Friday, June 28, 2013

Consumer sentiment prints money

The consumer sentiment numbers out this morning show a populace that is increasingly optimistic about the future. Despite weakness in the markets the sentiment remains high.

The Federal Reserve has recapitalized the banks. They have money to lend.  So far there has been little demand for credit. I think that will change as the sentiment stays strong. It is debt creation that is the actual money printing of a fractional reserve system.
When the sentiment changed in the Reagan years the money printing took off along with the debt.
Can we debase this currency? You bet we can! We are Americans!
The bottom is in in gold and silver. Buy'em boys!

"Business activity in the U.S. cooled more than projected in June, a regional report showed. The MNI Chicago Report’s business barometer dropped to 51.6 from 58.7 in May, which was the highest in more than a year. A reading of 50 is the dividing line between expansion and contraction. The median forecast of 55 economists surveyed by Bloomberg was 55.

Consumer sentiment fell less than forecast in June from an almost six-year high a month earlier. The Thomson Reuters/University of Michigan said its final index of confidence eased to 84.1 this month from 84.5 at the end of May, which was the highest since July 2007. The median forecast in a Bloomberg survey of economists called for 83 in the gauge after a preliminary reading of 82.7.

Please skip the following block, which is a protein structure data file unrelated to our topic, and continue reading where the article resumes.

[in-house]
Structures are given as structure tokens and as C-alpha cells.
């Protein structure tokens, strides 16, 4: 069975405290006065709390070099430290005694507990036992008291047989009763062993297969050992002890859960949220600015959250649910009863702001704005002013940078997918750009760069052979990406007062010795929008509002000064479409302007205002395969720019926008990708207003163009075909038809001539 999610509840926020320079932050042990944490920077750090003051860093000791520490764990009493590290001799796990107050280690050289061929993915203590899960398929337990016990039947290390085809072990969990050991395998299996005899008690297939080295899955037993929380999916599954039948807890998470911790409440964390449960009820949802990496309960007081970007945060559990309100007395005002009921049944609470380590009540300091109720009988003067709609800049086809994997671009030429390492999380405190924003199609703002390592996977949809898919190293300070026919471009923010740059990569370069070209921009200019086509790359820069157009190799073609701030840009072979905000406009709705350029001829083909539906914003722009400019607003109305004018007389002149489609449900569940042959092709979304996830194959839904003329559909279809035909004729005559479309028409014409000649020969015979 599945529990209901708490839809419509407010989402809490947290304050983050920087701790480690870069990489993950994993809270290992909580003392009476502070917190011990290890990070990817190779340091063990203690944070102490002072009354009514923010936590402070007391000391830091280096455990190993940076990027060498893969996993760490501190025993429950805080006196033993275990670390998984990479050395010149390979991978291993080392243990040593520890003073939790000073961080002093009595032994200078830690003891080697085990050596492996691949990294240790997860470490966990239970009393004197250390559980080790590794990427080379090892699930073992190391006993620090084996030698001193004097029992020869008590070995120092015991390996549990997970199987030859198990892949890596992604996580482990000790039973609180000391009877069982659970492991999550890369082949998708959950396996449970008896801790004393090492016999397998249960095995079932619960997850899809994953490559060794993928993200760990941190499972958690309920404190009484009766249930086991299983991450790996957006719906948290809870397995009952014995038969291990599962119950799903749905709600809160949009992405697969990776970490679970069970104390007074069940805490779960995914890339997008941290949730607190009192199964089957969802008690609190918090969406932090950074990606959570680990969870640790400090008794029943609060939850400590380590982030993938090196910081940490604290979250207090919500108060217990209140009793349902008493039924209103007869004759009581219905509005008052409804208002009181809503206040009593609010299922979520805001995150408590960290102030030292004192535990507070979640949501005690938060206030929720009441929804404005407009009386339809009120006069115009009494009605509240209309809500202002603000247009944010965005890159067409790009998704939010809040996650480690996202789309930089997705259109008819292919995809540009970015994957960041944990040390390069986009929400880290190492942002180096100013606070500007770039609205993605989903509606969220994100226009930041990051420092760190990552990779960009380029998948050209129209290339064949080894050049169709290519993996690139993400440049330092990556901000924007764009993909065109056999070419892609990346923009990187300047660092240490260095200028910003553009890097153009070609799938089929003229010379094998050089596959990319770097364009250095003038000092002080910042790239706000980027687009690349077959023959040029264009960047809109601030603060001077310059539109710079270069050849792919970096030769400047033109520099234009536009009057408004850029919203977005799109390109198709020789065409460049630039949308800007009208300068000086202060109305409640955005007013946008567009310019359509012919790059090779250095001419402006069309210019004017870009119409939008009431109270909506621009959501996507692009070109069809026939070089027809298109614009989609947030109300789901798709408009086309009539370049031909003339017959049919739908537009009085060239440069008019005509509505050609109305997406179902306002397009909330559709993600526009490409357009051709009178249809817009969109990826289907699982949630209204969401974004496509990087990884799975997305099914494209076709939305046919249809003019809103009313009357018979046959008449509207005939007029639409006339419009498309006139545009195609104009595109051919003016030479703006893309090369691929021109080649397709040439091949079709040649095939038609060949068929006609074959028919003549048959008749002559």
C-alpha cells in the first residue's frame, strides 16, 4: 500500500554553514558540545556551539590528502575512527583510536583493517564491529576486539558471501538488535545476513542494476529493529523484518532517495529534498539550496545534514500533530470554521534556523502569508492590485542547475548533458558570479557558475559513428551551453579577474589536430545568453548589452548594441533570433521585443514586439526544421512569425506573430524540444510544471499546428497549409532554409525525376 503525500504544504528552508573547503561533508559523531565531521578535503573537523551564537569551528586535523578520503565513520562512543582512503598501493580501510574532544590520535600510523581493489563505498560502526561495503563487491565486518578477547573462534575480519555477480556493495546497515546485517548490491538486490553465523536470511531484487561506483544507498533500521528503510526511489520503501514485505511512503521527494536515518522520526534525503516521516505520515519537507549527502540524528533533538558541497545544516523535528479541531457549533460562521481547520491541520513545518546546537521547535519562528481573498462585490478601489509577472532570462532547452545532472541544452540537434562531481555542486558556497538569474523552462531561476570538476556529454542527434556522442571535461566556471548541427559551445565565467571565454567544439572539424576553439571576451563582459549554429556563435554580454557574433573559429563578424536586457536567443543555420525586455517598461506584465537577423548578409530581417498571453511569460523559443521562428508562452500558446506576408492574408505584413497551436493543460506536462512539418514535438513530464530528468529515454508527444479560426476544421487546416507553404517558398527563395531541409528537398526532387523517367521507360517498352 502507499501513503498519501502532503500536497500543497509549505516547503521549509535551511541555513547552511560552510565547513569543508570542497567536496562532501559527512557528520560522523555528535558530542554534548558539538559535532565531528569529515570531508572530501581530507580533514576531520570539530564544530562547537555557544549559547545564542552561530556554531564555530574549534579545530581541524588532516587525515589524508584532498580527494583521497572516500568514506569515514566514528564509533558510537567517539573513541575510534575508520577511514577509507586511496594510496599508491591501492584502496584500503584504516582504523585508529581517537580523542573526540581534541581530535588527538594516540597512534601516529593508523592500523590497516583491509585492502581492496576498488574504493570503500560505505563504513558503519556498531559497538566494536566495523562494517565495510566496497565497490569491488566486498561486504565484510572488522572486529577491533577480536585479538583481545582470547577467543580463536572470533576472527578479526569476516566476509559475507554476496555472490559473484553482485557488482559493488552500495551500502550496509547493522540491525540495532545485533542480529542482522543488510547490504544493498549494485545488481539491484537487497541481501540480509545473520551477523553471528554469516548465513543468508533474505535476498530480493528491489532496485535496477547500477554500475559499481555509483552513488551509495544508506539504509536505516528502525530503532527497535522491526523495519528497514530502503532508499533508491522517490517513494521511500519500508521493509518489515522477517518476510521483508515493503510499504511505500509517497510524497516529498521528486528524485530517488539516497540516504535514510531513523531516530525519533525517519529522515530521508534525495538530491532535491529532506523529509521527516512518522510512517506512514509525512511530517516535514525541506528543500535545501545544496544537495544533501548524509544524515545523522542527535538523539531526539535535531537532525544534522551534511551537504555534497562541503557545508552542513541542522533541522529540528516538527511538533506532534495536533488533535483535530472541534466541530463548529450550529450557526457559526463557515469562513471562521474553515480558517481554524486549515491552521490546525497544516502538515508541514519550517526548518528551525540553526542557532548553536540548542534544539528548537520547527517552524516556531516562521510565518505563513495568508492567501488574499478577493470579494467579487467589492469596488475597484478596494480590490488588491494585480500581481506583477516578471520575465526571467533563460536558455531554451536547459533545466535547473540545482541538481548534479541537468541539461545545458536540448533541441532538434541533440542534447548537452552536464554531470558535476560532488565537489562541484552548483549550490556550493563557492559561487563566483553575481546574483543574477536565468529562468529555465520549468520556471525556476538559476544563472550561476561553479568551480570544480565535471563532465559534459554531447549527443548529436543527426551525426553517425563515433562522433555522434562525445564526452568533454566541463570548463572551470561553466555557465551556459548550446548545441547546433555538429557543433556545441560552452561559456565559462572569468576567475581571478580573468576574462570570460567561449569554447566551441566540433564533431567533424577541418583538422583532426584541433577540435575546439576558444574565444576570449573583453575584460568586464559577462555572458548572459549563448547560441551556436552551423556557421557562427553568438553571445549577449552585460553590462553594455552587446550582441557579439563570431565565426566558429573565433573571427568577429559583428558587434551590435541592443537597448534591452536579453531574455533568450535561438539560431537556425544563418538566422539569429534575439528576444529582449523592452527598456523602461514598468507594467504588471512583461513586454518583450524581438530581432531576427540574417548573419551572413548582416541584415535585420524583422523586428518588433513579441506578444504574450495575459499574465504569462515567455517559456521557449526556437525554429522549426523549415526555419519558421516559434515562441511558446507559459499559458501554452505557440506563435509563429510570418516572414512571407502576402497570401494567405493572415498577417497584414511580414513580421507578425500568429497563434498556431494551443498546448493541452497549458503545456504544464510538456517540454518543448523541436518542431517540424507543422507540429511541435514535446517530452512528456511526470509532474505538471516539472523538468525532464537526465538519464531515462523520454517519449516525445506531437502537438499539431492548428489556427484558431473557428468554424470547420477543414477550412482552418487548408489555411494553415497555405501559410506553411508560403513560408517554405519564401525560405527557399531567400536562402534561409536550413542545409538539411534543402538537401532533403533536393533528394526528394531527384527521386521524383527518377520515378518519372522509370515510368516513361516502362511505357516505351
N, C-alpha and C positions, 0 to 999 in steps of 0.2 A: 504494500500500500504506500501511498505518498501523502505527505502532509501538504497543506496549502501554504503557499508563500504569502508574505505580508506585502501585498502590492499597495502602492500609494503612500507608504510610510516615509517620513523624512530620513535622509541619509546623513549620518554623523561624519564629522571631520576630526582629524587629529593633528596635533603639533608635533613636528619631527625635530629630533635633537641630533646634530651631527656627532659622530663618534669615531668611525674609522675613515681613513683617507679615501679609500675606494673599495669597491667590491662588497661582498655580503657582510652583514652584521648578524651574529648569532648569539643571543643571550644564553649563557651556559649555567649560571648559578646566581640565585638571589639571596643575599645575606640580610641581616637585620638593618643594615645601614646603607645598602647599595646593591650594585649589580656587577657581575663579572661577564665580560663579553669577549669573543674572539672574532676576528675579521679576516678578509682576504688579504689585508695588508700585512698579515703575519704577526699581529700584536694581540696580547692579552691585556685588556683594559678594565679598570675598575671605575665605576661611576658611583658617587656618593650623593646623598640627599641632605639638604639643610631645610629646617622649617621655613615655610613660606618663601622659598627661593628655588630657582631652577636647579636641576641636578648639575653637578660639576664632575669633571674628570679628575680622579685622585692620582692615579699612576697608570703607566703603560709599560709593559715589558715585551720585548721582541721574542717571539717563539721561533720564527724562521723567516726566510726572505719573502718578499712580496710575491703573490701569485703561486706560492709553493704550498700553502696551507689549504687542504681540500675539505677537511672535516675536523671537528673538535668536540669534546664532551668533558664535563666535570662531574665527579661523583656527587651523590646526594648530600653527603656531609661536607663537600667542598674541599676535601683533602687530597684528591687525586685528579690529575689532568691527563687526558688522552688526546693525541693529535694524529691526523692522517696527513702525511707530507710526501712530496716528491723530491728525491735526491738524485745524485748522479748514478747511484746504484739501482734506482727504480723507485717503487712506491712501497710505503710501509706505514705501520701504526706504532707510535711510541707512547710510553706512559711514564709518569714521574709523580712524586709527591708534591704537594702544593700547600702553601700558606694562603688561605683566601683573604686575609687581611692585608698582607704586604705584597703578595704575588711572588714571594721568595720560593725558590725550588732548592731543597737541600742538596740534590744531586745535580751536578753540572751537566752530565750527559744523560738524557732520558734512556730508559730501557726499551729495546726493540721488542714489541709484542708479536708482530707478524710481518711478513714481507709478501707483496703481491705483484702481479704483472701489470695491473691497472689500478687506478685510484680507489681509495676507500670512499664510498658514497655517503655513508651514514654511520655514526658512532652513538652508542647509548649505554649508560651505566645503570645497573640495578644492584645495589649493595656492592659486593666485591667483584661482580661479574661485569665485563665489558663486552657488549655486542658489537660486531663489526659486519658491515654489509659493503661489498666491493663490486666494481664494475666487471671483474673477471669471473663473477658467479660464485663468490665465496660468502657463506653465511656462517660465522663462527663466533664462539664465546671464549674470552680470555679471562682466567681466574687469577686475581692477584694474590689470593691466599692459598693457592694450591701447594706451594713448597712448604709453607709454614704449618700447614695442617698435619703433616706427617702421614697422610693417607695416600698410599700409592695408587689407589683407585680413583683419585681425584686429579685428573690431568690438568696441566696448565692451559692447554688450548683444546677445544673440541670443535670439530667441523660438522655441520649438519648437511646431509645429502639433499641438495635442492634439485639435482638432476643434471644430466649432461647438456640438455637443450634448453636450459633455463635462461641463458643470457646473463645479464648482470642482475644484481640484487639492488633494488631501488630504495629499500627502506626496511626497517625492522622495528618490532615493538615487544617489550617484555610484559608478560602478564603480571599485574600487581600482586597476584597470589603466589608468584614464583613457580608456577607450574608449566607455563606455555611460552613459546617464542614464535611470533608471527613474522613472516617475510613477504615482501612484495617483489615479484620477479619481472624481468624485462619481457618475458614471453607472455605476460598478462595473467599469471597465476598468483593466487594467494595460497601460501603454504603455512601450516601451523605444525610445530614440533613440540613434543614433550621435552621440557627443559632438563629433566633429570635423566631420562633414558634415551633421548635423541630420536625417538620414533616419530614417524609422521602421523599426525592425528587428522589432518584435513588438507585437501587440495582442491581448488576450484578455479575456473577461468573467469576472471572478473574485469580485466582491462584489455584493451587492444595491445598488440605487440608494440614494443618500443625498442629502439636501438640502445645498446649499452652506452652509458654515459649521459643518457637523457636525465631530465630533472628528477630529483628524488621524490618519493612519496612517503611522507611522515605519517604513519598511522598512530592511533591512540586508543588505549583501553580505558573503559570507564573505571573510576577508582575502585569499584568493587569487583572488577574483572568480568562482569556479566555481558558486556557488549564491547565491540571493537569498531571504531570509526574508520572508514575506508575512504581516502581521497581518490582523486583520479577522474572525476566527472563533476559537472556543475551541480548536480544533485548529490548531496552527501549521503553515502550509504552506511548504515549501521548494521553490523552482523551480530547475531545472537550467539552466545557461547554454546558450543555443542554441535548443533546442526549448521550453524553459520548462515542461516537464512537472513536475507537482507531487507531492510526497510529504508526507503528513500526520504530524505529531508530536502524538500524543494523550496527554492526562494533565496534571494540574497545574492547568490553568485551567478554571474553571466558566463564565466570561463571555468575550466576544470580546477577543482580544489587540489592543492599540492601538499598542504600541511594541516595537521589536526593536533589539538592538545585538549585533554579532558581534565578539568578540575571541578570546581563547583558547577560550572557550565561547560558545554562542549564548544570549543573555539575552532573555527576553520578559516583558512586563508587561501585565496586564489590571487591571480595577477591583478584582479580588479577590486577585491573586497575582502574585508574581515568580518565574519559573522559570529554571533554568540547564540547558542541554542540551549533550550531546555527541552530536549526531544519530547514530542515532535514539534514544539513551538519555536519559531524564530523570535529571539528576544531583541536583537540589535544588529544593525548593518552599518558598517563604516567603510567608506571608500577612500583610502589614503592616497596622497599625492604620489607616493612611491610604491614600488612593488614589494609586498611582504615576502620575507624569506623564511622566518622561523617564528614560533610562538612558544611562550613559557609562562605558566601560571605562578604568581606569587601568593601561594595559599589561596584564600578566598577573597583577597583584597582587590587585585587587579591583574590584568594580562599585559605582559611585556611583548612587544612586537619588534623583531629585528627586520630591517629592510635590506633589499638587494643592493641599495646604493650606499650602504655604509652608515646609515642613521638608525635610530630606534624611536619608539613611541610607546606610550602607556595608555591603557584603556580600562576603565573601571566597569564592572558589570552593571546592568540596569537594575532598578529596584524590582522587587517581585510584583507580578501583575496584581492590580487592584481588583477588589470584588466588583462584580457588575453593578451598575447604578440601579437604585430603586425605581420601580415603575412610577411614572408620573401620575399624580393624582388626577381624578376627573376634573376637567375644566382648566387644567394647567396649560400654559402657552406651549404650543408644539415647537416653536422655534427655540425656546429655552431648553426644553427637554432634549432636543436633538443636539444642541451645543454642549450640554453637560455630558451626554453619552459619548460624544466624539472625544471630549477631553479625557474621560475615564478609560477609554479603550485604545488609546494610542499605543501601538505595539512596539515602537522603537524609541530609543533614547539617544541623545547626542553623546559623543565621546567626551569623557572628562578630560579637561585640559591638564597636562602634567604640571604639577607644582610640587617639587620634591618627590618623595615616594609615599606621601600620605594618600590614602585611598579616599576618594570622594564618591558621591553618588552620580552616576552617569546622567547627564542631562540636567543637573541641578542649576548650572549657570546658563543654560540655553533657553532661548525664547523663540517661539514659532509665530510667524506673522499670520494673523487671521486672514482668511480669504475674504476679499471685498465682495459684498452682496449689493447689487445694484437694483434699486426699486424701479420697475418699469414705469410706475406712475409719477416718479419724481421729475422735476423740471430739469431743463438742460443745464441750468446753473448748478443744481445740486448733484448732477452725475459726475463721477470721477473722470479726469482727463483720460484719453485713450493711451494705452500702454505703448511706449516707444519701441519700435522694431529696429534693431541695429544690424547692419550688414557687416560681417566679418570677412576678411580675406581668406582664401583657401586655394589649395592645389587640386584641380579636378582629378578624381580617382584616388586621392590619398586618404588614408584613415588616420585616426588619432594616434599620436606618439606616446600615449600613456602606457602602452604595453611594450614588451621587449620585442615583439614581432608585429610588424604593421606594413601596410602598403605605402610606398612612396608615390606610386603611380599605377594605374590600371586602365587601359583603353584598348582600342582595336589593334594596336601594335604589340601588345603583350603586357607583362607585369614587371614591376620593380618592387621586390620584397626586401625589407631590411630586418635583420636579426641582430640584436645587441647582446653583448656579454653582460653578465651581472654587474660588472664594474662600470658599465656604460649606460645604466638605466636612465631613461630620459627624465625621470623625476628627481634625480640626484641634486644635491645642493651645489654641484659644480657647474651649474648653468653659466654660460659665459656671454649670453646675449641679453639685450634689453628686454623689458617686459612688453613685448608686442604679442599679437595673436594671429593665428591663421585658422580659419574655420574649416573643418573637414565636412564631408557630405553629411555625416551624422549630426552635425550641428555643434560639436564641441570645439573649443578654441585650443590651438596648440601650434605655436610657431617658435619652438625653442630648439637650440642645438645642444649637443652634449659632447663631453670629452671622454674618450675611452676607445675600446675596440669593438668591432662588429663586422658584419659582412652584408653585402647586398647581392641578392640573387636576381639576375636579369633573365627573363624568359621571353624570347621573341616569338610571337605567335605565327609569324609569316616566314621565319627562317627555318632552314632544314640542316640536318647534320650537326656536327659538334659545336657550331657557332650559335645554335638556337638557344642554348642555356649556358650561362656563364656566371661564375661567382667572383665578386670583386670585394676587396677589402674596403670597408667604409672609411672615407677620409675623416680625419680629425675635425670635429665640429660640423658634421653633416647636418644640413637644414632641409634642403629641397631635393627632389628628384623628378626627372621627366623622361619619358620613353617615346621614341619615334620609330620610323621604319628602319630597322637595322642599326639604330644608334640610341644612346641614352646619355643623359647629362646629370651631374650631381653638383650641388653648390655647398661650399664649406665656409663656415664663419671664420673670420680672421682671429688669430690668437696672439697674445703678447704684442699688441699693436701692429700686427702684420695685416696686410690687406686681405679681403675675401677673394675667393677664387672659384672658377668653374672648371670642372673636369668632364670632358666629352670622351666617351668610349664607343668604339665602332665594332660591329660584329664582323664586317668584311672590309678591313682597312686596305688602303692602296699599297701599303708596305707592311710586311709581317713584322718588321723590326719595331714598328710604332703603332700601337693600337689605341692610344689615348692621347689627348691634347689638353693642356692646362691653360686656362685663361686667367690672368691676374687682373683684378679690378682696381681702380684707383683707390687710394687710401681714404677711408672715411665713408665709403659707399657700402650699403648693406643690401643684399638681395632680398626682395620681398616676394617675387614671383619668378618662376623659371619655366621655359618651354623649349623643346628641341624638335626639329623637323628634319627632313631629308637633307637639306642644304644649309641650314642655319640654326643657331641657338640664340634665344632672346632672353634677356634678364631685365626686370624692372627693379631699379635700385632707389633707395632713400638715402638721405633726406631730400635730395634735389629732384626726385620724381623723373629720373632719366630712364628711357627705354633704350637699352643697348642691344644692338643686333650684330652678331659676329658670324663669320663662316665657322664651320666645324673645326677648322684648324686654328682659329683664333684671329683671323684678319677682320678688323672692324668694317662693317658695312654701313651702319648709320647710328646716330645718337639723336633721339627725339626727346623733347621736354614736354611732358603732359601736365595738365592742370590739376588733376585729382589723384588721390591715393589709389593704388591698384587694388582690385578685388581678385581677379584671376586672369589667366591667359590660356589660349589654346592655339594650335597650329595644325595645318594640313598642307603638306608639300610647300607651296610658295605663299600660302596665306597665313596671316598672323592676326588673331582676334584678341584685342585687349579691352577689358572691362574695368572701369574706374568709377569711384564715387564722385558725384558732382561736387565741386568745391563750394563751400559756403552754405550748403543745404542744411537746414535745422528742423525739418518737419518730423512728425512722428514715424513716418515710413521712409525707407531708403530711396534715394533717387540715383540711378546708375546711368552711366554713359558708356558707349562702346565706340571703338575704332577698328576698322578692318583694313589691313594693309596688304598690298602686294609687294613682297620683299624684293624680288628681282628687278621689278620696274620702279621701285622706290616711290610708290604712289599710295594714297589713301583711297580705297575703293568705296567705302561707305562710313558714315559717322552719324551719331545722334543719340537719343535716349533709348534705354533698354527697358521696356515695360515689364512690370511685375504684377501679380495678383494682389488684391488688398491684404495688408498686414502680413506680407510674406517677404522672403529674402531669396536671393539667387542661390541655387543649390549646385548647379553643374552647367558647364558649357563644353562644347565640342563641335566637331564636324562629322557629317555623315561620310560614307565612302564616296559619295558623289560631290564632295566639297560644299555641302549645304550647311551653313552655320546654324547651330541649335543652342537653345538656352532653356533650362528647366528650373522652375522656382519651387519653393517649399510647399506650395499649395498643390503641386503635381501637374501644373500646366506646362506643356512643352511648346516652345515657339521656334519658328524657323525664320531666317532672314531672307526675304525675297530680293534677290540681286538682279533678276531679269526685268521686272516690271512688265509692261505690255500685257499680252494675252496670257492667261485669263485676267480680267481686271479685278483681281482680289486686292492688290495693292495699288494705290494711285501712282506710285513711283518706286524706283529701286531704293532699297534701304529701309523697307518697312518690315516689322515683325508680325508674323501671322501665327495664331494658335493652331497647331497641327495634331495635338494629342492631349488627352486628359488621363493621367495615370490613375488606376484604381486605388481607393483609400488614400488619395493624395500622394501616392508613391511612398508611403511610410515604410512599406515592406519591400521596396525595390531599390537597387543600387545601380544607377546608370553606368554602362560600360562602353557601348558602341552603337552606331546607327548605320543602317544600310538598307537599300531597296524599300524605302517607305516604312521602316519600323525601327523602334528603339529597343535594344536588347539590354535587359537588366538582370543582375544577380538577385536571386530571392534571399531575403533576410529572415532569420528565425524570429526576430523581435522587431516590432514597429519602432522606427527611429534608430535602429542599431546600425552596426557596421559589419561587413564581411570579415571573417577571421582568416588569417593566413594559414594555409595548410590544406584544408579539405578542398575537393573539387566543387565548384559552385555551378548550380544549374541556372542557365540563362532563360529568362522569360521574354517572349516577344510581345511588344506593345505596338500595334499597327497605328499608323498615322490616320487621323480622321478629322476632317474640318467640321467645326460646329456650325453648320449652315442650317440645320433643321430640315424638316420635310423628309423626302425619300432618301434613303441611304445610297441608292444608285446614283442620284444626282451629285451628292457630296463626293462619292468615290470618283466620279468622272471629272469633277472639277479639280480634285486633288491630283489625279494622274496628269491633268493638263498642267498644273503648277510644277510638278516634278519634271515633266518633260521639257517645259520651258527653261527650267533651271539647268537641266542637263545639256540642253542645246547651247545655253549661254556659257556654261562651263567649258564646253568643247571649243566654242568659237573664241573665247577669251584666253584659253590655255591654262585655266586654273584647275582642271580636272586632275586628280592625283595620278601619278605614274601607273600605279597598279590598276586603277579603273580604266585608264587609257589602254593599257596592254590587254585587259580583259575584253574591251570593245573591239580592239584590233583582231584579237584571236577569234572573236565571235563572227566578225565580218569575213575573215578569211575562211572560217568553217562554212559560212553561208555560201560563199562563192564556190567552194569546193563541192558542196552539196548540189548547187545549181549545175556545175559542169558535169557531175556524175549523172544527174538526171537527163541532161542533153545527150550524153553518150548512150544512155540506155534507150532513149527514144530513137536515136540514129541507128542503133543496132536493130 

Japan’s economy strengthened in May as industrial output increased by the most since December 2011 and retail sales climbed, data showed today, bolstering Prime Minister Shinzo Abe’s push to end deflation. "

Control your risk,

Oh, by the way, did I mention that the Baltic Dry Index is up again today?!!

Thursday, June 27, 2013

beady eye up again

Oh, by the way, did I mention that the Baltic Dry Index is up another couple percent again today. How many days in a row now?? 


DSX, GNK, EGLE looking strong............

Control your risk,


Tuesday, June 25, 2013

Beady eye still up




1,062.00 35.00 3.41%
As of 06/24/2013 ET on 06/24/2013.
Up another 35 today................................... 

Monday, June 24, 2013

inequality in the good old U.S. of A.

I ran into this video over at "Hullabaloo" and found it to be a great graphic illustration of the state of wealth inequality in this country. I have heard the 1% numbers before and when I talk to people I am constantly amazed at what people think "rich" means. Most people don't have any concept of the vast sums of money that are controlled by the few.


all sold out?

It feels like the selling is over for a while.  Maybe a couple days..... 0718 pst

Friday, June 21, 2013

This is Distribution